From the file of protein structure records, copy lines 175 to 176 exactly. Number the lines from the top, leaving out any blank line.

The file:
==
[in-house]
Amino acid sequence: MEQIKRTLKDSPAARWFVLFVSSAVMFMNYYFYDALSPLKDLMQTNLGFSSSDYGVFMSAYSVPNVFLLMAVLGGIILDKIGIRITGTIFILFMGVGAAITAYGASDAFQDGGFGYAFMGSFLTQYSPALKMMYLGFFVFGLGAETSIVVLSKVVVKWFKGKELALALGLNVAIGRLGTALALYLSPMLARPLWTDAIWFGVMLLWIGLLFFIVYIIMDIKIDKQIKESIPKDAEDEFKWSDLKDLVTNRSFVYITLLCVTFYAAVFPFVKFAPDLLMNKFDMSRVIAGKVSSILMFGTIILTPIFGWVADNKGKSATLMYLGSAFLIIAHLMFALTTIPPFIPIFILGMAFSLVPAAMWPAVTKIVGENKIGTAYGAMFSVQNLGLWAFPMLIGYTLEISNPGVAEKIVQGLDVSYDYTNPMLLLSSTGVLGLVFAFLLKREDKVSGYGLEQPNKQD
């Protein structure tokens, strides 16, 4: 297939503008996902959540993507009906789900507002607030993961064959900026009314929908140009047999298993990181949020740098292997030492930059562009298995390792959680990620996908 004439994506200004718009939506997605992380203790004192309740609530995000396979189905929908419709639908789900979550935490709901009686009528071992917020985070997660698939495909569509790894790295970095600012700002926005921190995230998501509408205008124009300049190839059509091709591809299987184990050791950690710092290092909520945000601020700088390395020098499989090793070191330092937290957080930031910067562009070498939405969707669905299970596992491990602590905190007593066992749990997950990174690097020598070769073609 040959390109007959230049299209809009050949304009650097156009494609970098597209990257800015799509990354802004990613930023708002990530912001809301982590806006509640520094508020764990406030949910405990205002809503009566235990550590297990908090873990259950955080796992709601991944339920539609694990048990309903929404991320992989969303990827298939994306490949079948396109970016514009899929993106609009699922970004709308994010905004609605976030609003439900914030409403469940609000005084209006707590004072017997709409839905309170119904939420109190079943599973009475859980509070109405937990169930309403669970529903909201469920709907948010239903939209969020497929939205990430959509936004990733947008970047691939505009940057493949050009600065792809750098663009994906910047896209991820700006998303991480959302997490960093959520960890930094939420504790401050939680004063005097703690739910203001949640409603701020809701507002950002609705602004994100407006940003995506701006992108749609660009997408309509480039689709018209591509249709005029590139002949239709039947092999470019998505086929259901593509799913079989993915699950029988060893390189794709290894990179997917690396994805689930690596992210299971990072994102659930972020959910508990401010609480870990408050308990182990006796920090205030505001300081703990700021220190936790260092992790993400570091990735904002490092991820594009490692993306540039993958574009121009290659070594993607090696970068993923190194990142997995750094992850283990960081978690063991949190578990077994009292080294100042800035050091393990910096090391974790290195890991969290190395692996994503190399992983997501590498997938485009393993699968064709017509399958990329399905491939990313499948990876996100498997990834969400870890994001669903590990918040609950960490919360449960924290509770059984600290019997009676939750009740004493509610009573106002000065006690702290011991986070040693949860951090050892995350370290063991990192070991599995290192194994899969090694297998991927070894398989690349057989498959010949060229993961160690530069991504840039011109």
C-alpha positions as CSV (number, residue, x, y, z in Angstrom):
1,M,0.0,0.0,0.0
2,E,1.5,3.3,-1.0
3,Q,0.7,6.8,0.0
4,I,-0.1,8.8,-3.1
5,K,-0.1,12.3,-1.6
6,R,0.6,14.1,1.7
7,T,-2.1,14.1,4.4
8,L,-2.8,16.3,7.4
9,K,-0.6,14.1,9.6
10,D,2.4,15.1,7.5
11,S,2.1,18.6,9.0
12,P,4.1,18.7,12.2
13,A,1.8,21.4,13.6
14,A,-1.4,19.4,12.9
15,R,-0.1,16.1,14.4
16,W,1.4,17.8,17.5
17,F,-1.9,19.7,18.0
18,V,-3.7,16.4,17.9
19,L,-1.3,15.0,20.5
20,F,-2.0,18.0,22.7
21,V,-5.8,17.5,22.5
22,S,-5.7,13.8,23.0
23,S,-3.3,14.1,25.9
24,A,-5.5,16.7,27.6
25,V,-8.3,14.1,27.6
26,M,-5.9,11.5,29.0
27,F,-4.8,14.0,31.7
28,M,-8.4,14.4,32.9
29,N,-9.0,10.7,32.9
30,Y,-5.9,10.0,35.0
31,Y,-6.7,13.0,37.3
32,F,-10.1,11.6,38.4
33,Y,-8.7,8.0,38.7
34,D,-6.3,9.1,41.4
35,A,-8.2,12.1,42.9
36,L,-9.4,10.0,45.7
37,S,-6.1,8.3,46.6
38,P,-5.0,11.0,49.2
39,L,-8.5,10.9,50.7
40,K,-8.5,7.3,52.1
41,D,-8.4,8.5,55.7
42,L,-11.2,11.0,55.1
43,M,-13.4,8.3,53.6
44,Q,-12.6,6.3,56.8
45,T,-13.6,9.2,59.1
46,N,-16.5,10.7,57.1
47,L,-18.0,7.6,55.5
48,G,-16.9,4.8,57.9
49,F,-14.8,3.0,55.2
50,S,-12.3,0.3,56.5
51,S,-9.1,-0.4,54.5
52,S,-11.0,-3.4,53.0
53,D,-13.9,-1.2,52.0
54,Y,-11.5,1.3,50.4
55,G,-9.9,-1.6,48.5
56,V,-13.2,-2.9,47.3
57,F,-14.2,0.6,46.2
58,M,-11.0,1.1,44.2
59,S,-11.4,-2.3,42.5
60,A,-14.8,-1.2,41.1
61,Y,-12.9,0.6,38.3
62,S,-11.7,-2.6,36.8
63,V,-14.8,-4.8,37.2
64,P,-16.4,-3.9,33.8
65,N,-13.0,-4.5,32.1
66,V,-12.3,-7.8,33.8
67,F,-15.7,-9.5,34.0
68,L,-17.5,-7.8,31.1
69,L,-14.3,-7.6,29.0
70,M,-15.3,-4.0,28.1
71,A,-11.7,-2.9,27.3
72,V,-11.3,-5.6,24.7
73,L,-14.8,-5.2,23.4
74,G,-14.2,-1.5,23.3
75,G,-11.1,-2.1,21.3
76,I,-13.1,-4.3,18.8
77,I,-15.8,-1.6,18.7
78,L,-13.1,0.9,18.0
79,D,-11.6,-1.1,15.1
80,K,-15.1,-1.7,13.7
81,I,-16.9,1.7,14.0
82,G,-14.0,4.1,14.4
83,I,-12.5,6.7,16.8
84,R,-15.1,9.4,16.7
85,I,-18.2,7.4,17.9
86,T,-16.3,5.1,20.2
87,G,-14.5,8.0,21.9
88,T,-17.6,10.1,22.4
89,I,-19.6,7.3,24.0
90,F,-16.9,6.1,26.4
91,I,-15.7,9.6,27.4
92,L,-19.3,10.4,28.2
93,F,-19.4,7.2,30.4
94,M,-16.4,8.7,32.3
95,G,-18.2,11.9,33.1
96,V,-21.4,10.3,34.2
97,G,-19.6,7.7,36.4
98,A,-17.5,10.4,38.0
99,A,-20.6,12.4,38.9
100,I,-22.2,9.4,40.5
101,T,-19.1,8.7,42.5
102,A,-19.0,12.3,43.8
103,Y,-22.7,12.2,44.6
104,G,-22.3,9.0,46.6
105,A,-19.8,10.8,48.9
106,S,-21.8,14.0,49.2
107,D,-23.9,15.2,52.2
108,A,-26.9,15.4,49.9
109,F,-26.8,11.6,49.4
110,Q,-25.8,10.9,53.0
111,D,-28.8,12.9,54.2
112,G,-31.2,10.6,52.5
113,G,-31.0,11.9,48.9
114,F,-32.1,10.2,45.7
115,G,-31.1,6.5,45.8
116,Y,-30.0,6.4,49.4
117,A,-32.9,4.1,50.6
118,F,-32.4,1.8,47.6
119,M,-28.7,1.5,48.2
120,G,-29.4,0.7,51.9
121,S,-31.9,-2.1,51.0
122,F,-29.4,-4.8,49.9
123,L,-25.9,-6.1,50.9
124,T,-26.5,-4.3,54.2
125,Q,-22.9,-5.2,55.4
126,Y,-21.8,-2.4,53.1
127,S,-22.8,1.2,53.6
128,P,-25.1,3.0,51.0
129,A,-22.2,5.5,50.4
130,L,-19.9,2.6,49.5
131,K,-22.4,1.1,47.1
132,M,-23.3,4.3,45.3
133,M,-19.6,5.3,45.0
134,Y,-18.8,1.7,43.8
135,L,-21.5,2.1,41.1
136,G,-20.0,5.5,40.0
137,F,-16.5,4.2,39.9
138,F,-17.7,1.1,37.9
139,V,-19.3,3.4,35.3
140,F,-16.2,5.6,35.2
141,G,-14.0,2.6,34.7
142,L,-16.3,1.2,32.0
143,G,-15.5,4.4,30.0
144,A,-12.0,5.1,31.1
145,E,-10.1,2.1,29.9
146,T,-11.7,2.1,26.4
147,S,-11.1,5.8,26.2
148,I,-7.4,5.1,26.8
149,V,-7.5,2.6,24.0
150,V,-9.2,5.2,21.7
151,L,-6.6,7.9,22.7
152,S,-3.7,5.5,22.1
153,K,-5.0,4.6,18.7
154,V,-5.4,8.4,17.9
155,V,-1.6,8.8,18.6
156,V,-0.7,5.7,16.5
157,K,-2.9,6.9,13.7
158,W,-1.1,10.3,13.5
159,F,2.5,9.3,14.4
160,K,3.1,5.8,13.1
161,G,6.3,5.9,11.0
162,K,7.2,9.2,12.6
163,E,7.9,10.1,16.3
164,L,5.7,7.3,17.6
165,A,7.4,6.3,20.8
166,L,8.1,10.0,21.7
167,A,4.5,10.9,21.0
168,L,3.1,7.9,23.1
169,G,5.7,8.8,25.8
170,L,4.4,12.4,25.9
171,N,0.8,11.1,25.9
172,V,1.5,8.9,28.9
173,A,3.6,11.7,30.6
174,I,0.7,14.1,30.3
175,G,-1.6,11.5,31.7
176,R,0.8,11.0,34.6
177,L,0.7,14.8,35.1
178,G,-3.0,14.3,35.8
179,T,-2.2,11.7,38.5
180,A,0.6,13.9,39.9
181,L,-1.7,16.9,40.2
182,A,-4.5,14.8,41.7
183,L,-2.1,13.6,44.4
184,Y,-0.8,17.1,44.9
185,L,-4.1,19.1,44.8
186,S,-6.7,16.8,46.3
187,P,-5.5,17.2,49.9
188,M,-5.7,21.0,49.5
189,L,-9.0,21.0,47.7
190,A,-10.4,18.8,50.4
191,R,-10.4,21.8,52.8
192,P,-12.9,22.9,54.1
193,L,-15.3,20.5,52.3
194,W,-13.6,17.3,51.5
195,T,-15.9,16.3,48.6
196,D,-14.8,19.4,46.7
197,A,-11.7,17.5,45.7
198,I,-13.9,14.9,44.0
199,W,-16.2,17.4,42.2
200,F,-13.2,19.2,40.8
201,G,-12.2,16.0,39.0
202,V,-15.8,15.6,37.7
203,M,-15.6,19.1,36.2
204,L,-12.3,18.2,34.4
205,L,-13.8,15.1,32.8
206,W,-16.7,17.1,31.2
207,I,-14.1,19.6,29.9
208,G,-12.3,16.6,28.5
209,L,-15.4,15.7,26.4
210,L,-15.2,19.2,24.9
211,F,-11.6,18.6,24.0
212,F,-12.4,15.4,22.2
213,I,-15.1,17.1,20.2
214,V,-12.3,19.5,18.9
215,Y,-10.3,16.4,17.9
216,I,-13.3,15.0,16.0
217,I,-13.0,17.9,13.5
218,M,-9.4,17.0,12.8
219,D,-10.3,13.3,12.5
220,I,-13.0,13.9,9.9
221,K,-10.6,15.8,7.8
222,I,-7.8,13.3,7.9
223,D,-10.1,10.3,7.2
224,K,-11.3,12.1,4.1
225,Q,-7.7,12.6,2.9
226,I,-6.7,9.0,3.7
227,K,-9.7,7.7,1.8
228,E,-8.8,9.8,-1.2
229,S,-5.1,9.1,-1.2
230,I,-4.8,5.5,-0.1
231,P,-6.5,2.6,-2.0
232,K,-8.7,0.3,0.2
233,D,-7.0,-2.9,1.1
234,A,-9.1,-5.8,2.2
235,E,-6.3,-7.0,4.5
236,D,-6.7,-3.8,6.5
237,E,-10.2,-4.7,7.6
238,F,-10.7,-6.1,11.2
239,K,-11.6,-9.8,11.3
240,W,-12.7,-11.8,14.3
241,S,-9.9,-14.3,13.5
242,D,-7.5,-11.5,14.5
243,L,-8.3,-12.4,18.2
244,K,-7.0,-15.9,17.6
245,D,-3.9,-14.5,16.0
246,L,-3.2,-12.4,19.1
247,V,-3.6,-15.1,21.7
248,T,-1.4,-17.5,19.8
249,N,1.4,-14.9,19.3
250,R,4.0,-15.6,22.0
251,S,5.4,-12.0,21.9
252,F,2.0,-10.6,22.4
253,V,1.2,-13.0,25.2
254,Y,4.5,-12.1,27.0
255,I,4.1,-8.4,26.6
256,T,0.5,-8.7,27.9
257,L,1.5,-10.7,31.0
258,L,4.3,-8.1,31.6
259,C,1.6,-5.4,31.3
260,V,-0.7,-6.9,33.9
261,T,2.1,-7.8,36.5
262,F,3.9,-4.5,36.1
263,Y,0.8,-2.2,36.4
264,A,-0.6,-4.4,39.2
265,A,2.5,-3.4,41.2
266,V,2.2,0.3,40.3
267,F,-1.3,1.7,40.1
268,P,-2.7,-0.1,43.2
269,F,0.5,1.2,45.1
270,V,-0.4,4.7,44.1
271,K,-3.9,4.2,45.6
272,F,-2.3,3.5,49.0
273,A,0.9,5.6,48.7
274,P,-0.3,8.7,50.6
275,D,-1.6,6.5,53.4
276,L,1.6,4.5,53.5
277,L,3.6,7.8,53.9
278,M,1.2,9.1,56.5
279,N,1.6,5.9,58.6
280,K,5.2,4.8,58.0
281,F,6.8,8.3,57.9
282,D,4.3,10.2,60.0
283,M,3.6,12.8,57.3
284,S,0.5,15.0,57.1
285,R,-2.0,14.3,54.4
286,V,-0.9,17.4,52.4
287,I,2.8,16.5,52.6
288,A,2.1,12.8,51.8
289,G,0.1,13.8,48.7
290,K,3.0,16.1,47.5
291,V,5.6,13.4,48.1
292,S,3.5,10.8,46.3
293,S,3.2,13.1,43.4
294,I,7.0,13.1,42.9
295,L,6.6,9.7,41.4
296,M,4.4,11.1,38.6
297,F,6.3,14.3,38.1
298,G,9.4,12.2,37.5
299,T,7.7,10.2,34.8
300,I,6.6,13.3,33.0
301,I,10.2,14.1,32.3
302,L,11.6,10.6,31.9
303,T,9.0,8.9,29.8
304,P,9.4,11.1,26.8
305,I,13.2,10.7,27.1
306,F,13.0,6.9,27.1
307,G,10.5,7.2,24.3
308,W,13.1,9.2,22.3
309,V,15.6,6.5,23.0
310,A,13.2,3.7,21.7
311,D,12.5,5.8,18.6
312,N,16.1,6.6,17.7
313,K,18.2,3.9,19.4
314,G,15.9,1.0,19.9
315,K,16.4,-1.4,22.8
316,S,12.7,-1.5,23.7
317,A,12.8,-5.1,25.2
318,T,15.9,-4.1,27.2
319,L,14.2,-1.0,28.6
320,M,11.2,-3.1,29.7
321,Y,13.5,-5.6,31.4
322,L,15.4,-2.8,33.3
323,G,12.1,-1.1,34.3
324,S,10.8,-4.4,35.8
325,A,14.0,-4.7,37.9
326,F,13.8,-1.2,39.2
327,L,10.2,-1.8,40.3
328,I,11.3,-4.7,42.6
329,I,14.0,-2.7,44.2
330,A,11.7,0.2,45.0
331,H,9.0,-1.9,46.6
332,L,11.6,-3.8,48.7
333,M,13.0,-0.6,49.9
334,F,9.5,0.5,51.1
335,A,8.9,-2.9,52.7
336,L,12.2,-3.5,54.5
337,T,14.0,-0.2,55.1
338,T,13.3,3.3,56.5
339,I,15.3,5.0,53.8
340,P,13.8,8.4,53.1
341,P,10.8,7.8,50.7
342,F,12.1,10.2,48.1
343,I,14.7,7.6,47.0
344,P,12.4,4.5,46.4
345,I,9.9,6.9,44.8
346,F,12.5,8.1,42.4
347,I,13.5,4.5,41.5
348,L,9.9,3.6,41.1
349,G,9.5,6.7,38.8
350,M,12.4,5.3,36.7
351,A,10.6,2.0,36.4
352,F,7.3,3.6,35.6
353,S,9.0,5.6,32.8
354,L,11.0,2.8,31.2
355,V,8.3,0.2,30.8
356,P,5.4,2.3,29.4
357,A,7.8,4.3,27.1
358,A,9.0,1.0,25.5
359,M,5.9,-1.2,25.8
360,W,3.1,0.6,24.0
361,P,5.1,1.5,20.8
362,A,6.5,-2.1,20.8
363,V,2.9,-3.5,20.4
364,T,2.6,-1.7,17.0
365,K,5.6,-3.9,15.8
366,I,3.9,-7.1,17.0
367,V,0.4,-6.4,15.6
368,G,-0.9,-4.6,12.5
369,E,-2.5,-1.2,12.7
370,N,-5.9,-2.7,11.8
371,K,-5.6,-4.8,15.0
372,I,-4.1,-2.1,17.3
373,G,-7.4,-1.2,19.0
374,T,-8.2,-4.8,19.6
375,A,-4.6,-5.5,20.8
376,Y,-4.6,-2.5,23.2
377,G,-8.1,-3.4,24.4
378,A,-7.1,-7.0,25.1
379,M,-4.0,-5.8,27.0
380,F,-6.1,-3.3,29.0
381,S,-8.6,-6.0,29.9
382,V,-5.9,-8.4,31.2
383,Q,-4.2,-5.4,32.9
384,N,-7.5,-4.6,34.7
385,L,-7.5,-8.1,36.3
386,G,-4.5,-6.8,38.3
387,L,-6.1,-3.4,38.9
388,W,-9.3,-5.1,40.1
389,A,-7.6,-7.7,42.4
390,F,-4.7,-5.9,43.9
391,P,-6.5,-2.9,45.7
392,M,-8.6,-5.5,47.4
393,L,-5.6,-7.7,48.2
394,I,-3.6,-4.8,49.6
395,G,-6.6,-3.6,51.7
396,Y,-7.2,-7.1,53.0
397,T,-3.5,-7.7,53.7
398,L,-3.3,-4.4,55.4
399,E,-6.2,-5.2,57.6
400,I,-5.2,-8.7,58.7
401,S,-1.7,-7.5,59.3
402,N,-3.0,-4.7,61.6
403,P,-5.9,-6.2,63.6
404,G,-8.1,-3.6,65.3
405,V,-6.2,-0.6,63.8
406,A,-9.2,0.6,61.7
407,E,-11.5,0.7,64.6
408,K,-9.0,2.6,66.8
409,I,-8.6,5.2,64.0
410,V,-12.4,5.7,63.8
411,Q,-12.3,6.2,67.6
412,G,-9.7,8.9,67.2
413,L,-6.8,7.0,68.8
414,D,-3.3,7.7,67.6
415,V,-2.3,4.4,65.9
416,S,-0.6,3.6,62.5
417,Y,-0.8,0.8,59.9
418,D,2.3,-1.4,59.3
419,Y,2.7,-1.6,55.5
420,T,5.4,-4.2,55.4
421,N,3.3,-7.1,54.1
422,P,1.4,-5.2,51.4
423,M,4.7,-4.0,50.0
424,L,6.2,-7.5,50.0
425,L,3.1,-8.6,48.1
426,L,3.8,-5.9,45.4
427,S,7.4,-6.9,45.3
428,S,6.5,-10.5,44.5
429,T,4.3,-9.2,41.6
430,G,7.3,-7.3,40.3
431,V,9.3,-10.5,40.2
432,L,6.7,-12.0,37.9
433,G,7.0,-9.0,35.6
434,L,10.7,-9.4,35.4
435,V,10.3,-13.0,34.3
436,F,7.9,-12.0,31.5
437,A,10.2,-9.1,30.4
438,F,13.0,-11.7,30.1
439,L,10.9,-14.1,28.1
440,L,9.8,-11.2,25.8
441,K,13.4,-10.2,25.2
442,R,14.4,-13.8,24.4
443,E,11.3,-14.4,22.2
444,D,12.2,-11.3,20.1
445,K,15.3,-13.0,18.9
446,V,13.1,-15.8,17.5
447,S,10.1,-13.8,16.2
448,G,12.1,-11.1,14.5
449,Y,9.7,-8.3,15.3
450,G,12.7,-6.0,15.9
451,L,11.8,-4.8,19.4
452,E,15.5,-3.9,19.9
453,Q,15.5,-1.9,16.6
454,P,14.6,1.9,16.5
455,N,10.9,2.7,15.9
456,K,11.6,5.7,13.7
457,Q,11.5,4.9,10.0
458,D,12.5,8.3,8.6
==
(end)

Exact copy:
171,N,0.8,11.1,25.9
172,V,1.5,8.9,28.9